"Just looking at the cover of the Astronauts' album got me lusting after all those blonde piggyback Fender amps, the blonde Fender Jazzmaster, and the blonde Jaguar guitars," Bill chimes in.
"And it was a really long time before we finally got our first electric guitars. I got a Fender Mustang, and Greg also got a Mustang, and right about that same time, too, like 1965 - only he got his custom painted," Bill adds with a touch of longing.
"An older neighbor who lived like two houses away used to paint all of Dick Dale's guitars," Greg laughs. "And at one point I actually saw Dick Dale, the King of Surf Guitar, going into his house.  Man. And my first Fender was a powder blue Mustang, but he painted it this purple metal flake - a car color, you see."
Given the collective wealth of experiences paralleling Bill and Greg's rites of passage, and the impeccable rhythmic context provided by Scherr and Wollesen, it's not surprising that the ambient narratives Frisell and Leisz weave on covers of the Kinks' "Tired Of Waiting", the Chantays' "Pipeline," Link Wray's "Rumble," Duane Eddy's "Rebel Rouser," the Astronauts' "Baja" and the Tornados' "Telstar" are so timeless - yet impeccably modern in the best sense of that word.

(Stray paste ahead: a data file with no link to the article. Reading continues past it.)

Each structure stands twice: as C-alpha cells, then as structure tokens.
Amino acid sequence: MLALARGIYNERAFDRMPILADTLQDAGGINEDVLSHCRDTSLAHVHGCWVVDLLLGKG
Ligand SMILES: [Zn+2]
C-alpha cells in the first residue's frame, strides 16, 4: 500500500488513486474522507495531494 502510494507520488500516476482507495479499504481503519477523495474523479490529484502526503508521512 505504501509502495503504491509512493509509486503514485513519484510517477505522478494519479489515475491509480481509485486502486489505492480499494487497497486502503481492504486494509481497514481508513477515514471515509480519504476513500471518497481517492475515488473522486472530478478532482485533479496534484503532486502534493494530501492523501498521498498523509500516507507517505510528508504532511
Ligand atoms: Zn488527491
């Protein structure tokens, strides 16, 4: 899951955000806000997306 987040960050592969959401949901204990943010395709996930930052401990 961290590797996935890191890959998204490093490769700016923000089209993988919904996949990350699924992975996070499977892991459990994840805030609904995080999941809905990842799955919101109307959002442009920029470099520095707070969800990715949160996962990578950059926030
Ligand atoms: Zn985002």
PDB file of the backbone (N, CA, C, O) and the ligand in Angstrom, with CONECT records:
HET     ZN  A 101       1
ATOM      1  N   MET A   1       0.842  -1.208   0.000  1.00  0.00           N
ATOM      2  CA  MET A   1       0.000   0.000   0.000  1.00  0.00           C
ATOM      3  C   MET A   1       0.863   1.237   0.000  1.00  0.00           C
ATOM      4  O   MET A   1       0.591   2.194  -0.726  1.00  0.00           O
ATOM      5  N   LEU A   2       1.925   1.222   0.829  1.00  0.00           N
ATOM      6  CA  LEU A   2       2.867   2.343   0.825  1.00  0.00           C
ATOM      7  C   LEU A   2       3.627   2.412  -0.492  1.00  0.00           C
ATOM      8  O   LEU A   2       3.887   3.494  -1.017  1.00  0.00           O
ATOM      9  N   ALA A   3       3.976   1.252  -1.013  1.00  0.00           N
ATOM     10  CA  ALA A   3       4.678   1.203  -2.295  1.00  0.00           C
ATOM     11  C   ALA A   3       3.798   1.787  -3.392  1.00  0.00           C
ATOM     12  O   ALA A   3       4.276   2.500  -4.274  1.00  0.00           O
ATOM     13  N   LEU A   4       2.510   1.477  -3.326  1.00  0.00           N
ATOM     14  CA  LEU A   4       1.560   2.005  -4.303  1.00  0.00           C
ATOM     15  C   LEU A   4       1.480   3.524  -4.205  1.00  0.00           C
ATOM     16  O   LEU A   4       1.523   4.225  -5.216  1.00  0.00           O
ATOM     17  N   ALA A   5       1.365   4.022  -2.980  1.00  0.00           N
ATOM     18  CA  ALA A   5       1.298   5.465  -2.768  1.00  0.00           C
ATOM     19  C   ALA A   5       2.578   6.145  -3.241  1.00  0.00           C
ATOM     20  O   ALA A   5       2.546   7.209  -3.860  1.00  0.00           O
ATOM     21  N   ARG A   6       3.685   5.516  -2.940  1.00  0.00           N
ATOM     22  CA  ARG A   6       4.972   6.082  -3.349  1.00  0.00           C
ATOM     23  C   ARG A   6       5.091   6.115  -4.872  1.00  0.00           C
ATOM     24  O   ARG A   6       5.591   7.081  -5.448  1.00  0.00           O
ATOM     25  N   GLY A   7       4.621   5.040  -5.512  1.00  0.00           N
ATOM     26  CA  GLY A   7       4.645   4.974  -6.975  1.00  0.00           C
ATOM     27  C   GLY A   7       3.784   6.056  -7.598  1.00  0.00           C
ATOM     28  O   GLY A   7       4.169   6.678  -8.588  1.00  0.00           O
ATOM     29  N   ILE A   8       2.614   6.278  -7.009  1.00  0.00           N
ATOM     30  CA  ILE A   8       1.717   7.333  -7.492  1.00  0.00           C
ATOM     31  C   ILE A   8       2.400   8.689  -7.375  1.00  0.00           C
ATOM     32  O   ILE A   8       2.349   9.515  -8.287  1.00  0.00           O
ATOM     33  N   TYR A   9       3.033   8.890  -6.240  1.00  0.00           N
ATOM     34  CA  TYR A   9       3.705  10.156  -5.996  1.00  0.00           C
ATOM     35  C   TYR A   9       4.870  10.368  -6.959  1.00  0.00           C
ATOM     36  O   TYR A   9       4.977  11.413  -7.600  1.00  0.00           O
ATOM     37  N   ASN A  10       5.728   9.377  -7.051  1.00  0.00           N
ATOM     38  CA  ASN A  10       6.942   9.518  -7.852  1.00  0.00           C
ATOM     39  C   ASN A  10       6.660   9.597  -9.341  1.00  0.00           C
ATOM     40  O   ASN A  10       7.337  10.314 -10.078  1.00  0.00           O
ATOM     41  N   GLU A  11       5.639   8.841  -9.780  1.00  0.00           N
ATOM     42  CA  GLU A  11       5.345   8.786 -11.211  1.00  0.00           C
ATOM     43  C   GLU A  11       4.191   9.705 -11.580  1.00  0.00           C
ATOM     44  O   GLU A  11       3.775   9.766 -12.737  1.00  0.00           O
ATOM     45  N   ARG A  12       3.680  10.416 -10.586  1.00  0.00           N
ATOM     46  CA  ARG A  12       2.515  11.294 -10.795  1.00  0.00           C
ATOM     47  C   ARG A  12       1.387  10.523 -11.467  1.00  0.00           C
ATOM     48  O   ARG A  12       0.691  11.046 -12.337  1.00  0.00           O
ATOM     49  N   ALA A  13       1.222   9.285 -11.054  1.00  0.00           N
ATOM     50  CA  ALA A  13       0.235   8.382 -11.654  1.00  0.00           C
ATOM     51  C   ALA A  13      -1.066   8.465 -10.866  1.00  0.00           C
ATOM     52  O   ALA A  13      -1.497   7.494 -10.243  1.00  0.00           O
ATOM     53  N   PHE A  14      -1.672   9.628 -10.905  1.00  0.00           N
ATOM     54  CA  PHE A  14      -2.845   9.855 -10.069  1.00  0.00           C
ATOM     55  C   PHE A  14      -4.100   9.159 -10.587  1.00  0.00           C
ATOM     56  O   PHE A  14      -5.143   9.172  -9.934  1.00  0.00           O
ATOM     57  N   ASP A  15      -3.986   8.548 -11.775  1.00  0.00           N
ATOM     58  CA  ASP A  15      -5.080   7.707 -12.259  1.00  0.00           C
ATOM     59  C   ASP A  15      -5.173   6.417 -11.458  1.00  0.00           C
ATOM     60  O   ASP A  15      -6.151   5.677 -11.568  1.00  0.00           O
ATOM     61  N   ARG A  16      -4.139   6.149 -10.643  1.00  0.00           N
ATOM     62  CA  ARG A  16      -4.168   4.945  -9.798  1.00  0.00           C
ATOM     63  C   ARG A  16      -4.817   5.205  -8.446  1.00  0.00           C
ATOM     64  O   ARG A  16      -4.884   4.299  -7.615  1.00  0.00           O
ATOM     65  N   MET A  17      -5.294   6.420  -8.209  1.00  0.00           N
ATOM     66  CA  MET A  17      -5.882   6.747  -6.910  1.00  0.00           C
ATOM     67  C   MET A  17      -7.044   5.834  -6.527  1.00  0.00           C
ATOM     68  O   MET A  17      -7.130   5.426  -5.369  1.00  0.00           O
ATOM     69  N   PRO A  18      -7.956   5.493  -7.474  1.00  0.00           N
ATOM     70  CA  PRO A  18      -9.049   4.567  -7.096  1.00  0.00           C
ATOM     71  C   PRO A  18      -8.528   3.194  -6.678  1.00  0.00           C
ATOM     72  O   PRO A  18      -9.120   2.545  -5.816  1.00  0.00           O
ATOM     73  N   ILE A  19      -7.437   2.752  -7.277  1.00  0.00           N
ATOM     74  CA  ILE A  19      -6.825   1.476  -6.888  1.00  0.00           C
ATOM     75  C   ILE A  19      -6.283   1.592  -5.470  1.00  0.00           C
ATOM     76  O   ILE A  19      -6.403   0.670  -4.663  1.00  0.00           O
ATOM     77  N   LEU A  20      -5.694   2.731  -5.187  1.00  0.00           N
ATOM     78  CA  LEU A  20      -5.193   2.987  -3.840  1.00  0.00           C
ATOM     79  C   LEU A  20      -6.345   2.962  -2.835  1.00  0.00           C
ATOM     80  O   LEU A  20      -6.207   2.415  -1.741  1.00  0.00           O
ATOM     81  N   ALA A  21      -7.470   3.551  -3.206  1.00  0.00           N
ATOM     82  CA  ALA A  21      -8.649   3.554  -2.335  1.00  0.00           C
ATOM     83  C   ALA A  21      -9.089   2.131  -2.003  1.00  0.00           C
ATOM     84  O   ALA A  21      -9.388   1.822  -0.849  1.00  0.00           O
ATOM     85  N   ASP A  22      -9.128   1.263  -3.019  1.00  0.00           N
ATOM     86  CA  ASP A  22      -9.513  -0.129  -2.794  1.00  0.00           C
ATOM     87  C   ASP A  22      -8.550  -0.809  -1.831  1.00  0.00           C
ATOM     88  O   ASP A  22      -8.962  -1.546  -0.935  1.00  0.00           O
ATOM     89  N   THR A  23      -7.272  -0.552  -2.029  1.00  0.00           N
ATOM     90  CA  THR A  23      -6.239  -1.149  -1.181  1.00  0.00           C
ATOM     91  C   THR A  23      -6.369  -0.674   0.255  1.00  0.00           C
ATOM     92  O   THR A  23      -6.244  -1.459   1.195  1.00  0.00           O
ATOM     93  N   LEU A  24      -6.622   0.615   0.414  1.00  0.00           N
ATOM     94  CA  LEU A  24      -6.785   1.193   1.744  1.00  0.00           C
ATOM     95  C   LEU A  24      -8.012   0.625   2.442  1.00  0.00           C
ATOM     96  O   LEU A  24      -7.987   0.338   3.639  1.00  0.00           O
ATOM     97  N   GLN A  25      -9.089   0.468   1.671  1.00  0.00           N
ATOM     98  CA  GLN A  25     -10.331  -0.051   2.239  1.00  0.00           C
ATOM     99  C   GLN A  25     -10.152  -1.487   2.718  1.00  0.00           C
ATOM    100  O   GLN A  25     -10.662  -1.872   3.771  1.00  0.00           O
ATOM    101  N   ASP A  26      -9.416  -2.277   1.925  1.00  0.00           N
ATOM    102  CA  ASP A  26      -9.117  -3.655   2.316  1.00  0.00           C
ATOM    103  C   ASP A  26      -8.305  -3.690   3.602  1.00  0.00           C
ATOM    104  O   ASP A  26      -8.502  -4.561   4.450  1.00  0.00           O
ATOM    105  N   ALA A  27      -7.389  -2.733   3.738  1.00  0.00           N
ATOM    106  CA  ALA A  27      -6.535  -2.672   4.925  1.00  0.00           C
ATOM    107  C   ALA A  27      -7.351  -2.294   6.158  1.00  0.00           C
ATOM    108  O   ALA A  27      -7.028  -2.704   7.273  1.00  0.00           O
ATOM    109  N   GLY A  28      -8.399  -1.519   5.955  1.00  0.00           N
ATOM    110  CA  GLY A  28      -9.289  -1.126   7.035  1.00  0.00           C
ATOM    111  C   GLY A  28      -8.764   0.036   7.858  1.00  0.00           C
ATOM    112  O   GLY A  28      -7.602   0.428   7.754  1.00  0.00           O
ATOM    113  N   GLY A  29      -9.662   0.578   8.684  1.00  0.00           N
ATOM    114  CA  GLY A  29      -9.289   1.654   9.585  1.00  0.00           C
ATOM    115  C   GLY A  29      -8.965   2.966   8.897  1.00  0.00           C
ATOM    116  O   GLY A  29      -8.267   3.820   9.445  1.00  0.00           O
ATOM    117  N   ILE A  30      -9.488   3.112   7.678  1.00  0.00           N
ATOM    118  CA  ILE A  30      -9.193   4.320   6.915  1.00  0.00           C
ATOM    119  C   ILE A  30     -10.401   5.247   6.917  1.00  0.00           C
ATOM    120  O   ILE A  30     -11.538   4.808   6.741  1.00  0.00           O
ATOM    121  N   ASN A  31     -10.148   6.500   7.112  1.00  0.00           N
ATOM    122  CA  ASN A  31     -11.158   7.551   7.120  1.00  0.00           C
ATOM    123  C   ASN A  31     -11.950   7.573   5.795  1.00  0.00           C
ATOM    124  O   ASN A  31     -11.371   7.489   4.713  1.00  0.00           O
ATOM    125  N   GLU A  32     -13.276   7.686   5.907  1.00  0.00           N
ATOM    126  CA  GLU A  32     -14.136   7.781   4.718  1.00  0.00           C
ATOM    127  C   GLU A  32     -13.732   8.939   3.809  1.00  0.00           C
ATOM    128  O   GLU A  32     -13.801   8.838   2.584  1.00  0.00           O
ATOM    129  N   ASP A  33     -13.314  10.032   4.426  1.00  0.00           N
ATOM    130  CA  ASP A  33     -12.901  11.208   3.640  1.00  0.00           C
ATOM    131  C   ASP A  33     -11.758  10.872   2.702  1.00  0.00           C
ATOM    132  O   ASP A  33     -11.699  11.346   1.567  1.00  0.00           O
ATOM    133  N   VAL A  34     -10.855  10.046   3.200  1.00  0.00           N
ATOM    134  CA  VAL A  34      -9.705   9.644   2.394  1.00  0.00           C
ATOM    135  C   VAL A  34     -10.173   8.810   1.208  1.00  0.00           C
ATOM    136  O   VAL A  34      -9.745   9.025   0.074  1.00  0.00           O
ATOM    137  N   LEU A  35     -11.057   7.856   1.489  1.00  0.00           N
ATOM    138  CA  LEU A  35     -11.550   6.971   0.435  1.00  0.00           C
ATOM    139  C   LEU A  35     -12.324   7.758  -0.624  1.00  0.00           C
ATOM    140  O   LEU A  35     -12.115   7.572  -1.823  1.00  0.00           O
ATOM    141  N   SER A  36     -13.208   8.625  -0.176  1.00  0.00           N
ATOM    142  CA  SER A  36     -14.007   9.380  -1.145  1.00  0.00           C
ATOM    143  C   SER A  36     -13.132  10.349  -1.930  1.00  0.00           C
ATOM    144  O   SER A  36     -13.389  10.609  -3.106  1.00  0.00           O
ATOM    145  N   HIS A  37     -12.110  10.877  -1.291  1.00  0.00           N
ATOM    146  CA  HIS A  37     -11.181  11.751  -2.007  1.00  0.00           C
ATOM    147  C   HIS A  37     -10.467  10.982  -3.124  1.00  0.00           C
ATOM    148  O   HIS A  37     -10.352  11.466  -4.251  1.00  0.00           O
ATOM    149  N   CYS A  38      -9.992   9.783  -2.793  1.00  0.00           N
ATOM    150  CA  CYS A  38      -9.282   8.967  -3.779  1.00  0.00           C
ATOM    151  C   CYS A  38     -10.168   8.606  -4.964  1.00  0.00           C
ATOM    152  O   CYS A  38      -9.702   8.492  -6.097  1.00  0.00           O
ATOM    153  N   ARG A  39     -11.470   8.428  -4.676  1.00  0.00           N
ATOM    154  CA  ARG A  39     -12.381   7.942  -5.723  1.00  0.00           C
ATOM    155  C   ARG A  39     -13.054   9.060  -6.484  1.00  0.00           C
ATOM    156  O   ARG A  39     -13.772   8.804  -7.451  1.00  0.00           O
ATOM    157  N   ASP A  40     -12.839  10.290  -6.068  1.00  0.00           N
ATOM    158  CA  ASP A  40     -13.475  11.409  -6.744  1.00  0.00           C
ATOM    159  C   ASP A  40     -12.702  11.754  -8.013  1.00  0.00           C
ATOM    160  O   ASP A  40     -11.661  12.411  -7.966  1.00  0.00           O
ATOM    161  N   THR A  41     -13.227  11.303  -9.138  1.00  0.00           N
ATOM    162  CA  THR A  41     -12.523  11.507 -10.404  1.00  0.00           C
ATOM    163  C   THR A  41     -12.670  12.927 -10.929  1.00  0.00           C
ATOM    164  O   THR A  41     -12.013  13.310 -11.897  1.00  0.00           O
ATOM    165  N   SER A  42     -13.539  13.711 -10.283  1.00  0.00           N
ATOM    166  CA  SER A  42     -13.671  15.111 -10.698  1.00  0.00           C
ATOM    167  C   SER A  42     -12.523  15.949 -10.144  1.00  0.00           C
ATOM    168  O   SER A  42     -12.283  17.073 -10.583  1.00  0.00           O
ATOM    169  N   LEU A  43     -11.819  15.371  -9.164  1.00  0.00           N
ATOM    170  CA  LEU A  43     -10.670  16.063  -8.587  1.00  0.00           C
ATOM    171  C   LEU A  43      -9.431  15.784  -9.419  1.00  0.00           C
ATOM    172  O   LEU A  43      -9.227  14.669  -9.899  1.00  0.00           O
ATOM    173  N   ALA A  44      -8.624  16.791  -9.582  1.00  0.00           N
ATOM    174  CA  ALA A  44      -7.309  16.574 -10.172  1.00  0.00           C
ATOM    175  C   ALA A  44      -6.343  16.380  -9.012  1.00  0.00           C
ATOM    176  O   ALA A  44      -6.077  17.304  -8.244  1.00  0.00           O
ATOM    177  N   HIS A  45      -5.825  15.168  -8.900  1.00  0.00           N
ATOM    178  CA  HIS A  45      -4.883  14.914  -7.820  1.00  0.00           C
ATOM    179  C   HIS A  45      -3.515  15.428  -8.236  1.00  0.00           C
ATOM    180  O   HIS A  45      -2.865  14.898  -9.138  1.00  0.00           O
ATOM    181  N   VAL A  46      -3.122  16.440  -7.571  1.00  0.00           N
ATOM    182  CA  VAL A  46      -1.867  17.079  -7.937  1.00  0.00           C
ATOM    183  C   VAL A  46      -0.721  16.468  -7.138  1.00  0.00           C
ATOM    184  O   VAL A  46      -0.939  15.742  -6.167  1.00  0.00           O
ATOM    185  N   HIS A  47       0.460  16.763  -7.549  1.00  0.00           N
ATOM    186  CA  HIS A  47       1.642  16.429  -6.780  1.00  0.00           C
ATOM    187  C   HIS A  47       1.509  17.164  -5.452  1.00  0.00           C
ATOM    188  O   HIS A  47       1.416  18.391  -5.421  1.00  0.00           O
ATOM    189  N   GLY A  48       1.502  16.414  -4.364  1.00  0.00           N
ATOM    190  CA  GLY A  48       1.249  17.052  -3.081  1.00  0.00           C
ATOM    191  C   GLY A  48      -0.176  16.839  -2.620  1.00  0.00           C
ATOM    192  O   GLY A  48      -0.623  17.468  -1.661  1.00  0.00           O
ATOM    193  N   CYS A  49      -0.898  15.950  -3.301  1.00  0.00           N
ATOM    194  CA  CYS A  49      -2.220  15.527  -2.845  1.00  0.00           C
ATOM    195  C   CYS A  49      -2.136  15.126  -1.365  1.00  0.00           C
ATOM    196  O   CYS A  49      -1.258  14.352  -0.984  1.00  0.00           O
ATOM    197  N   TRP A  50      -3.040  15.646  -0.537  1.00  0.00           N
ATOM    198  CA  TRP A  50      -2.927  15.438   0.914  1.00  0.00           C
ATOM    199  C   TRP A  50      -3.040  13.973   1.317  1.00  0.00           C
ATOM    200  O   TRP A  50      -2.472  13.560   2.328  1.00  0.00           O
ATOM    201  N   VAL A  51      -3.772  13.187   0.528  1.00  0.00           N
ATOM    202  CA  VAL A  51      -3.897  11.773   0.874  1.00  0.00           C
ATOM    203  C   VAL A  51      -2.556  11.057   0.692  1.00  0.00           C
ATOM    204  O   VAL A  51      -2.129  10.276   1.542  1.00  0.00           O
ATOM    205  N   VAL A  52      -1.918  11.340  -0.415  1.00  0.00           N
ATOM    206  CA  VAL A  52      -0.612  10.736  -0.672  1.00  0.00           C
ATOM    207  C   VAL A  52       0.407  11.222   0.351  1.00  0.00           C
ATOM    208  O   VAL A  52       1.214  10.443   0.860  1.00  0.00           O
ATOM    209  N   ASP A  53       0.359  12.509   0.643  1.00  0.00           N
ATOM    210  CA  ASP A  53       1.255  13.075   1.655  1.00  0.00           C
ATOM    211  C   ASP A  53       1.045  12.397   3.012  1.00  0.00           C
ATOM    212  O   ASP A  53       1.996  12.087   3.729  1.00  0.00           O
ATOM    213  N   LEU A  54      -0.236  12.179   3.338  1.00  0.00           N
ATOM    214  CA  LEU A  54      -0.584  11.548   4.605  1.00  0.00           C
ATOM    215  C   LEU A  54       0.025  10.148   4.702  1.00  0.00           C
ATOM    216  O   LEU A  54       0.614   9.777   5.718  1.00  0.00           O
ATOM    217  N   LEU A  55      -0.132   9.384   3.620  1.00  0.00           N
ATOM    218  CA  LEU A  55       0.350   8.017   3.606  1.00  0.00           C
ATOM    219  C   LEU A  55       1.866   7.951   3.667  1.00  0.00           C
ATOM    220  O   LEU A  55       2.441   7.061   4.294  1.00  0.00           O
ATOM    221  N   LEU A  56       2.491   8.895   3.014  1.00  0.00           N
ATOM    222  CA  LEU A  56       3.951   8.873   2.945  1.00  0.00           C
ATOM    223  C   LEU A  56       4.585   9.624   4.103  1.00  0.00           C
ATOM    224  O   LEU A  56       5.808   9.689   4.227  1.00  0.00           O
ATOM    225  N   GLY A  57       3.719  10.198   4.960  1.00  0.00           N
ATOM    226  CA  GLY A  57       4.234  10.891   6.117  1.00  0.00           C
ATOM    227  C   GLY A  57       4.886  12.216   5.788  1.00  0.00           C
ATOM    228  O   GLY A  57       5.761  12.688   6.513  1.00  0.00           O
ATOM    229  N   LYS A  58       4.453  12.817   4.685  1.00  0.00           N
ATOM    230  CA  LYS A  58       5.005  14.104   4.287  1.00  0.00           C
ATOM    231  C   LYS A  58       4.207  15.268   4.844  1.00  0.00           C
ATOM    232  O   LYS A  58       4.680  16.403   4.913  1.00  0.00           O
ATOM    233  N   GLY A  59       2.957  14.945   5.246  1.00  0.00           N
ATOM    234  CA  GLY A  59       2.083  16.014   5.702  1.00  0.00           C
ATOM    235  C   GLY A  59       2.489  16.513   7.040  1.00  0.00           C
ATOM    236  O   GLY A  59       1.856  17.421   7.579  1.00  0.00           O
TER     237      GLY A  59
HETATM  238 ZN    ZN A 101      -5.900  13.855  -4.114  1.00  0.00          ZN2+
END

Not to mention the fresh possibilities Frisell unearths in hillbilly jazz flavored treatments of Merle Travis' "Cannonball Rag" and the airborne guitar/pedal steel convocations of Jimmy Bryant and Speedy West on "Bryant's Boogie," suggesting as they do the godfather of electric guitar, the Oklahoman native Charlie Christian, and countless other instrumental possibilities yet to be unearthed from the great American songbook of jazz, blues and rock.